Progressives Welcome Iowa Visit for Bernie Sanders

Sen. Bernie Sanders, I-Vt., speaks at the Capitol in Washington on Feb. 27. Sanders, who has said he may run for president in 2016, is scheduled to attend an event in Iowa this month. (AP)

Progressives Welcome Iowa Visit for Bernie Sanders

Socialist Senator is leading favorite to challenge establishment Democrats in 2016

Progressives in Iowa seem happy to have received word that Vermont's U.S. Senator Bernie Sanders is taking his exploration of running for president seriously as news this week surfaced that he'll be traveling to the state later this month to attend a high-profile political event.

According to reports, Sanders will be the keynote speaker on May 17 at the 'Hall of Fame Dinner' hosted by the Clinton County Democrats in the town of Goose Lake, Iowa. The event, which honors local political activism, is described as the group's largest social event and fundraiser of the year.

Sanders made headlines earlier this year when he gave interviews to several national news outlets and said he was seriously considering a run for president in 2016 and called for the need for "political revolution" in the country.

Responding news of the upcoming visit, Jeff Cox, a member of the local Progressive Democrats of America chapter and former chair of the Johnson County Democrats, said he was thrilled, telling the Sioux City Journal that Sanders represents "the kind of New Deal Democratic approach to economics that has been lost to the Democratic Party, particularly under Bill Clinton and Barack Obama."

The Iowa group of Progressive Democrats, in fact, is holding its first "Draft Bernie Sanders for President" campaign event Thursday night in Iowa City.

Similar to many others at the national level, Cox described a possible run by Sanders as an important challenge from the left to the likely candidacy of Hillary Clinton.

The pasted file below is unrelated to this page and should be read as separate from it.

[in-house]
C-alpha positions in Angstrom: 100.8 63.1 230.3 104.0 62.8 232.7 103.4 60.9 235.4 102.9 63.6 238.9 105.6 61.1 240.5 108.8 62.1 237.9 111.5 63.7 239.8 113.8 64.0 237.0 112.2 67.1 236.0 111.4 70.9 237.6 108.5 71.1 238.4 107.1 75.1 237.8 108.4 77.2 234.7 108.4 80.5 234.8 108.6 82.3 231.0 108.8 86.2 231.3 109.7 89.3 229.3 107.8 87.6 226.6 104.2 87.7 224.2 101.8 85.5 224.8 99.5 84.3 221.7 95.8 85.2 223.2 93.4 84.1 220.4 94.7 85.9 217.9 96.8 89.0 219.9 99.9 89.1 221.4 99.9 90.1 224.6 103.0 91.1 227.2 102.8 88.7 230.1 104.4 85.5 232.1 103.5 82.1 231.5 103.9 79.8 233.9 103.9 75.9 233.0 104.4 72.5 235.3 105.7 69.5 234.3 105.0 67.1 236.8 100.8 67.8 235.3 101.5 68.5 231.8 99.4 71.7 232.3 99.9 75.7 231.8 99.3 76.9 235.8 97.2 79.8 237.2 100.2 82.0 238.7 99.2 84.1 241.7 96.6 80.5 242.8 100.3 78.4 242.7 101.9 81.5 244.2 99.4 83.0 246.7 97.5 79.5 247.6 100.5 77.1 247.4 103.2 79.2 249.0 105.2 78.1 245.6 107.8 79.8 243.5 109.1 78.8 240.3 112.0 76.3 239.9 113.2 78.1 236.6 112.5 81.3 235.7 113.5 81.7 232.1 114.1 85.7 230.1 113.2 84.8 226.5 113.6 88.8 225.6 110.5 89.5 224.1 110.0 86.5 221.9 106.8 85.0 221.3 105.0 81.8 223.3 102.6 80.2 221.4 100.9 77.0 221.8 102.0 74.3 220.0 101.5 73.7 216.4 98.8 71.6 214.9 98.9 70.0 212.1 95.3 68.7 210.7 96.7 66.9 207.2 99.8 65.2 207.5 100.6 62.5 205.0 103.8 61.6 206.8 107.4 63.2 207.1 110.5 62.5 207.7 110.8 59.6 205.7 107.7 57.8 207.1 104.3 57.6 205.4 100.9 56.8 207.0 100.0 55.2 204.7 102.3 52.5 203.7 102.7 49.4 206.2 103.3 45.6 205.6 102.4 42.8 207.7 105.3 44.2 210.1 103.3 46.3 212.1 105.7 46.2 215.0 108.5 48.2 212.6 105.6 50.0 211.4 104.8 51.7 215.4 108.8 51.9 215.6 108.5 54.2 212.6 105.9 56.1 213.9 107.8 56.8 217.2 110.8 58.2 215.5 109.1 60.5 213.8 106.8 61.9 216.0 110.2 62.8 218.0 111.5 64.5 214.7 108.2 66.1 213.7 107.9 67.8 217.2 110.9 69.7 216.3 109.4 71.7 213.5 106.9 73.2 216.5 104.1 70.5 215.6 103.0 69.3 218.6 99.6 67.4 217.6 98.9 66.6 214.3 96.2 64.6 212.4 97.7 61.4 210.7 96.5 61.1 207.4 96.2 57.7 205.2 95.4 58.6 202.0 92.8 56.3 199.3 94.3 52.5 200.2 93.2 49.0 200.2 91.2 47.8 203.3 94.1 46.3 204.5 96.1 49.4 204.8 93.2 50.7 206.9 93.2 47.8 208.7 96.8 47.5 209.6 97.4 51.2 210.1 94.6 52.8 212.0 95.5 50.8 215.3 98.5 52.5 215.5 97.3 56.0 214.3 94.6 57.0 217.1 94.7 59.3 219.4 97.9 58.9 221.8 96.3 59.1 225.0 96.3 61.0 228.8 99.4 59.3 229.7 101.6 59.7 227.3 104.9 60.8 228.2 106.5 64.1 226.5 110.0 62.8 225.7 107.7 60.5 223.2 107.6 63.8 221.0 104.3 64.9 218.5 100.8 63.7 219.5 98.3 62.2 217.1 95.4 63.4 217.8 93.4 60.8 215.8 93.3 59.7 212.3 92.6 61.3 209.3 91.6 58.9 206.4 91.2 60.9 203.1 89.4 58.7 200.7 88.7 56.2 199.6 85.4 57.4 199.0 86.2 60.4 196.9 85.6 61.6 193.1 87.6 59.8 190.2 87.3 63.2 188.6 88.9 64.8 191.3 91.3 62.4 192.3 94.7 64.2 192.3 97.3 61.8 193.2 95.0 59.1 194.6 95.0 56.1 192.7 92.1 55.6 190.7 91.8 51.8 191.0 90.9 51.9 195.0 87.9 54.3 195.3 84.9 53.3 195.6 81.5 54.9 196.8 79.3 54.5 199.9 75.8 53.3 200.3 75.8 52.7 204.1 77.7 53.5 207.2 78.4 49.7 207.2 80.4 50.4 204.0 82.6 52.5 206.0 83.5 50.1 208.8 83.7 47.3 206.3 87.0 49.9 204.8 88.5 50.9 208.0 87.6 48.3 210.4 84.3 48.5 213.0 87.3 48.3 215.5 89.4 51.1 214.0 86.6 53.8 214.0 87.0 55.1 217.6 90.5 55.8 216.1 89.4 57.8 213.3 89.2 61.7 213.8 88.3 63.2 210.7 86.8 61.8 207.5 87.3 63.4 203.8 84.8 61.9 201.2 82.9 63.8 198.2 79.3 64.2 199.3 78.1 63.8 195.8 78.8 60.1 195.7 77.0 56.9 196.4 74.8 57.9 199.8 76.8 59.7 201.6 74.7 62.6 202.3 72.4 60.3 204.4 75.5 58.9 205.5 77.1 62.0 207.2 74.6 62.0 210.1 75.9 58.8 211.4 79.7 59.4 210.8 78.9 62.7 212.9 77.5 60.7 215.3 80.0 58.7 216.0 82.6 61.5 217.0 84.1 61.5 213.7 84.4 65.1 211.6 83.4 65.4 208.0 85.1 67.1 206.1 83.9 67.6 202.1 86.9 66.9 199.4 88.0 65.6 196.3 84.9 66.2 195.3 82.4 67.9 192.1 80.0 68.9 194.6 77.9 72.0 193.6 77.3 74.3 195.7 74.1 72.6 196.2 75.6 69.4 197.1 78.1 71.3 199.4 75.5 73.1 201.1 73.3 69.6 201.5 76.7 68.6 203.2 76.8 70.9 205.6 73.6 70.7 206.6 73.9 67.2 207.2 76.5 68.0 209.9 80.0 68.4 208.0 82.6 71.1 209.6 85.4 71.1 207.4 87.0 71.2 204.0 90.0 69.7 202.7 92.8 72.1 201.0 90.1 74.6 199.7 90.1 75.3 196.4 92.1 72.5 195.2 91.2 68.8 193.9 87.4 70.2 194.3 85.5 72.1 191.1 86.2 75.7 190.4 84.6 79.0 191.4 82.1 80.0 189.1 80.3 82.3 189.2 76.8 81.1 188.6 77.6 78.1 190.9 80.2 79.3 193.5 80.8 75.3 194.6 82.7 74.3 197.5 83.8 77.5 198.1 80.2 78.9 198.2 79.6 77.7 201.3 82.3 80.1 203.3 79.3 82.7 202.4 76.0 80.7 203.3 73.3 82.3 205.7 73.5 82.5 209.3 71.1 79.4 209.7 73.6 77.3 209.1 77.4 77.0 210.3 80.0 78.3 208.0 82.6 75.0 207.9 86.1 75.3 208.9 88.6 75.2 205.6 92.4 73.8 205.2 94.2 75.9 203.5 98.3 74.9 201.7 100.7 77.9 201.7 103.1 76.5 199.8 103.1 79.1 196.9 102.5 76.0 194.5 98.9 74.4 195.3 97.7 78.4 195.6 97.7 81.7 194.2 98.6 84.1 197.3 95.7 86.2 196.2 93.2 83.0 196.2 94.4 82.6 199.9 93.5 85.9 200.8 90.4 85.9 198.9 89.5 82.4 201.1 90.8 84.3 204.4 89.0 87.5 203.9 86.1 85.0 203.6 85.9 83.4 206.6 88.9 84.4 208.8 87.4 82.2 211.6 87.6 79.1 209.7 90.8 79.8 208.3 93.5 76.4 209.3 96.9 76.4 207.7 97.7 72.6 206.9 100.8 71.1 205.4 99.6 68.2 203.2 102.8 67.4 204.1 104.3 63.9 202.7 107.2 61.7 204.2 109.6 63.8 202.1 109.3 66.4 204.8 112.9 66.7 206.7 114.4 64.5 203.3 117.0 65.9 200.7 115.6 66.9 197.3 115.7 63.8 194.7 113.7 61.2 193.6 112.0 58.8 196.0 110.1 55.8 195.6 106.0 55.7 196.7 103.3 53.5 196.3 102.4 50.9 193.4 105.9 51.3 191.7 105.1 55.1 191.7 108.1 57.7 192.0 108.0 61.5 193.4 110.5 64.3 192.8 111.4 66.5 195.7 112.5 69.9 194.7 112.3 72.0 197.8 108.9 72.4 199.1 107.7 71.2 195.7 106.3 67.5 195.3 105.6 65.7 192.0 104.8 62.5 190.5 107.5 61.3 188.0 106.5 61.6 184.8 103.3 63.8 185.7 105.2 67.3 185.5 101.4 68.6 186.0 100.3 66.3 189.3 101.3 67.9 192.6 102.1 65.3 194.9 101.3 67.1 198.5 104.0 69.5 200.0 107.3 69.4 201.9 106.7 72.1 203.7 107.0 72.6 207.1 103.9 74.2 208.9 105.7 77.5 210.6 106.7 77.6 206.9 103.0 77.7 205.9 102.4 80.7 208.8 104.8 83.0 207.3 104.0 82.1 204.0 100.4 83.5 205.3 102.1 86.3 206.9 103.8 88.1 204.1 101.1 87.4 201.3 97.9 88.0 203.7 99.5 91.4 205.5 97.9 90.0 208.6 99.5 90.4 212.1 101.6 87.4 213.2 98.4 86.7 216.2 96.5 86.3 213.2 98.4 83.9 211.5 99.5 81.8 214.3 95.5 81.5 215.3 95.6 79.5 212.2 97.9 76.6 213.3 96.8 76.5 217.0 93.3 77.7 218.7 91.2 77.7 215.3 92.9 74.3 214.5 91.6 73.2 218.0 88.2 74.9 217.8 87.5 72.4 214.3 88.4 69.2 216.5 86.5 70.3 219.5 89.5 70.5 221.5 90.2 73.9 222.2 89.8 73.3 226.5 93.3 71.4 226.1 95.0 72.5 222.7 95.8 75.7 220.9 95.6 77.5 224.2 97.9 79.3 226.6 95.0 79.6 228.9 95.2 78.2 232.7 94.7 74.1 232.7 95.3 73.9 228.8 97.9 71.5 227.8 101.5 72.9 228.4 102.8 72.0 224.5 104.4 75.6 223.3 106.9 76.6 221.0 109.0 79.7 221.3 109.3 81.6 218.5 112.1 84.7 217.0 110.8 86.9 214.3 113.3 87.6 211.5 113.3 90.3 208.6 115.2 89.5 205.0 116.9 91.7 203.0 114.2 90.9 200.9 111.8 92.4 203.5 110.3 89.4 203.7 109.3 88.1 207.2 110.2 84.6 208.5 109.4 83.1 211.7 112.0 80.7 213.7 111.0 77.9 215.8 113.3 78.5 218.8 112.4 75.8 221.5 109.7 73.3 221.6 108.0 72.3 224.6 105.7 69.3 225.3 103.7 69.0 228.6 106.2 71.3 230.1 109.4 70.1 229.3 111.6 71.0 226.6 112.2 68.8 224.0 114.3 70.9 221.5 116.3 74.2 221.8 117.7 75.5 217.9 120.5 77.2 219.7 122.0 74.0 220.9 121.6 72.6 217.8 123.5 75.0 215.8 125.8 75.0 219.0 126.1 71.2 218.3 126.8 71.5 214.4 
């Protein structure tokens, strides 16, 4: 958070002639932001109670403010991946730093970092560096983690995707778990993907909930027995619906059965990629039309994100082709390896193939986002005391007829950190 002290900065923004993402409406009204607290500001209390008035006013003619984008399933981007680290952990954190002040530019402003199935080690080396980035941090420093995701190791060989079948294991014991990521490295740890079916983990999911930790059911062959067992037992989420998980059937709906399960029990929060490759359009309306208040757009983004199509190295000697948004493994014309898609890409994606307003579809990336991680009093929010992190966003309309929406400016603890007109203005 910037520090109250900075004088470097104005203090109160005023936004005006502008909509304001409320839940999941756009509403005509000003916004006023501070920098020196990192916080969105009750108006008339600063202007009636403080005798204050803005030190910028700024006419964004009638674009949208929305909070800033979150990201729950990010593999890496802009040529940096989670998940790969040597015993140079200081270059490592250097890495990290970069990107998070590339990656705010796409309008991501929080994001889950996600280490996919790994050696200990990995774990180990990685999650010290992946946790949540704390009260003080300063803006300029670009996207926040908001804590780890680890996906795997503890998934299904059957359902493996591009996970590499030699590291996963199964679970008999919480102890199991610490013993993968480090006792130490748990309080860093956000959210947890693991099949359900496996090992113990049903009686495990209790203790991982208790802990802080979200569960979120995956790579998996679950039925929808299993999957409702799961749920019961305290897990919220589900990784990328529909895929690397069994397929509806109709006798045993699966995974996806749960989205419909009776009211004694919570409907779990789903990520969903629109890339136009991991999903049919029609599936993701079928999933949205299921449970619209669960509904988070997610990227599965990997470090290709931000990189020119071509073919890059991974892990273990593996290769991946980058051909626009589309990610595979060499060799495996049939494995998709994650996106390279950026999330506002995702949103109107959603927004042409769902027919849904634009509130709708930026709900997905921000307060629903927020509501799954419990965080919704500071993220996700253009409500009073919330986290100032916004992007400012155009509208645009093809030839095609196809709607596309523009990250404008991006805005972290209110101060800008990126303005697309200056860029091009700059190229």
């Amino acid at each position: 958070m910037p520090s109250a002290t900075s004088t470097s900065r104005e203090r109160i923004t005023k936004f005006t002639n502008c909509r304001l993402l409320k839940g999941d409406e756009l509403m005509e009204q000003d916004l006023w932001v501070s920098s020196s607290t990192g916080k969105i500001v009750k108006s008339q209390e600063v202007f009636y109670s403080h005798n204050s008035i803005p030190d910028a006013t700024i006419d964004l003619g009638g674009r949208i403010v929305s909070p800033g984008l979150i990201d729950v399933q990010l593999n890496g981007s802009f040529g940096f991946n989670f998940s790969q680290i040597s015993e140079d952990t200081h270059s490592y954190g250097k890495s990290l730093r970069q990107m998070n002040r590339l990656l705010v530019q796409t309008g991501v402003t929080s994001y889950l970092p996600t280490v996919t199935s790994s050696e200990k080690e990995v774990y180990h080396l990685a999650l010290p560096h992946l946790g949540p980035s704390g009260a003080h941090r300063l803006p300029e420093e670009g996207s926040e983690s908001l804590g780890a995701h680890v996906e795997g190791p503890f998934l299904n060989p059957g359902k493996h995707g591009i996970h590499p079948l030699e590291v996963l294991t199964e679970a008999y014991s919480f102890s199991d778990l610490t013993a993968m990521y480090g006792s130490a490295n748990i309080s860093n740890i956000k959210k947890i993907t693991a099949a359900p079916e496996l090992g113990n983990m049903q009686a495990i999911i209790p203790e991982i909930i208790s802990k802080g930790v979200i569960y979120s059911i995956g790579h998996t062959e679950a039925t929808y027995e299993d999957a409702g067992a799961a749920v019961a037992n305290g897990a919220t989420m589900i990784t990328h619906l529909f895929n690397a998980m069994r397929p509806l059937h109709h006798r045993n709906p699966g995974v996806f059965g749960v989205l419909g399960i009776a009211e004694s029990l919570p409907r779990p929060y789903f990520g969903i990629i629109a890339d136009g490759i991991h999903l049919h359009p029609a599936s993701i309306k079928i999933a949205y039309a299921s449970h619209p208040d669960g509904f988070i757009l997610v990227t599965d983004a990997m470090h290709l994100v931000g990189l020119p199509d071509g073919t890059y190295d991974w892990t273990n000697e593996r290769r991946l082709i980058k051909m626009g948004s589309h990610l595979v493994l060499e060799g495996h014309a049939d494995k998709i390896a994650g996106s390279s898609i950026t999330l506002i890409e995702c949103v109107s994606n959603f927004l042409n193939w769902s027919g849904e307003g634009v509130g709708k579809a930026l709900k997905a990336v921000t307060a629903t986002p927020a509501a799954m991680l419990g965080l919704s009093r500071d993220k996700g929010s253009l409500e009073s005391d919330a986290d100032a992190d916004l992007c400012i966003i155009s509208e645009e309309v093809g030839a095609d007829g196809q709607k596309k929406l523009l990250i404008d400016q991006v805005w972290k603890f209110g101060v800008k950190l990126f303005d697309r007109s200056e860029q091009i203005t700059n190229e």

Like Obama now, indicated Cox, Clinton is too closely tied to Wall Street interests and, if elected, would likely continue noxious foreign policies such as the "drone war," "assassinations" abroad, and holding people indefinitely "without due process."

Nationally, the Progressive Democrats of America is actively lobbying for Sanders to run for president inside the Democratic Party as a way to challenge Clinton and others. Currently, though officially an Independent in the Senate and known as the chambers only confessed democratic socialist, Sanders caucuses with the Democratic majority.

This weekend, Sanders is scheduled to attend a memorial service in Massachusetts for Tim Carpenter, co-founder of the Progressive Democrats of America, who recently passed after a battle with cancer.

In a March interview with The Nation's John Nichols, Sanders said he was interested in what progressives at the grassroots level thought about his running inside or outside the Democratic Party. He acknowledged the potential upside and possible pitfalls related with both paths.

On the one hand, Sanders told Nichols, "the number of people who identify as Democrats or Republicans is at a historically low point. In that sense, running outside the two-party system can be a positive politically."

But on the other, he countered himself, "given the nature of the political system, given the nature of media in America, it would be much more difficult to get adequate coverage from the mainstream media running outside of the two-party system."

Either way, the question remains: If he runs, could he possibly win?

From the ground in Iowa, Cox offered this: "People say he can't win (because) he's a Jewish socialist from Vermont, but if an African American from Chicago whose middle name is Hussein can carry three states from the former Confederacy, anybody can win."


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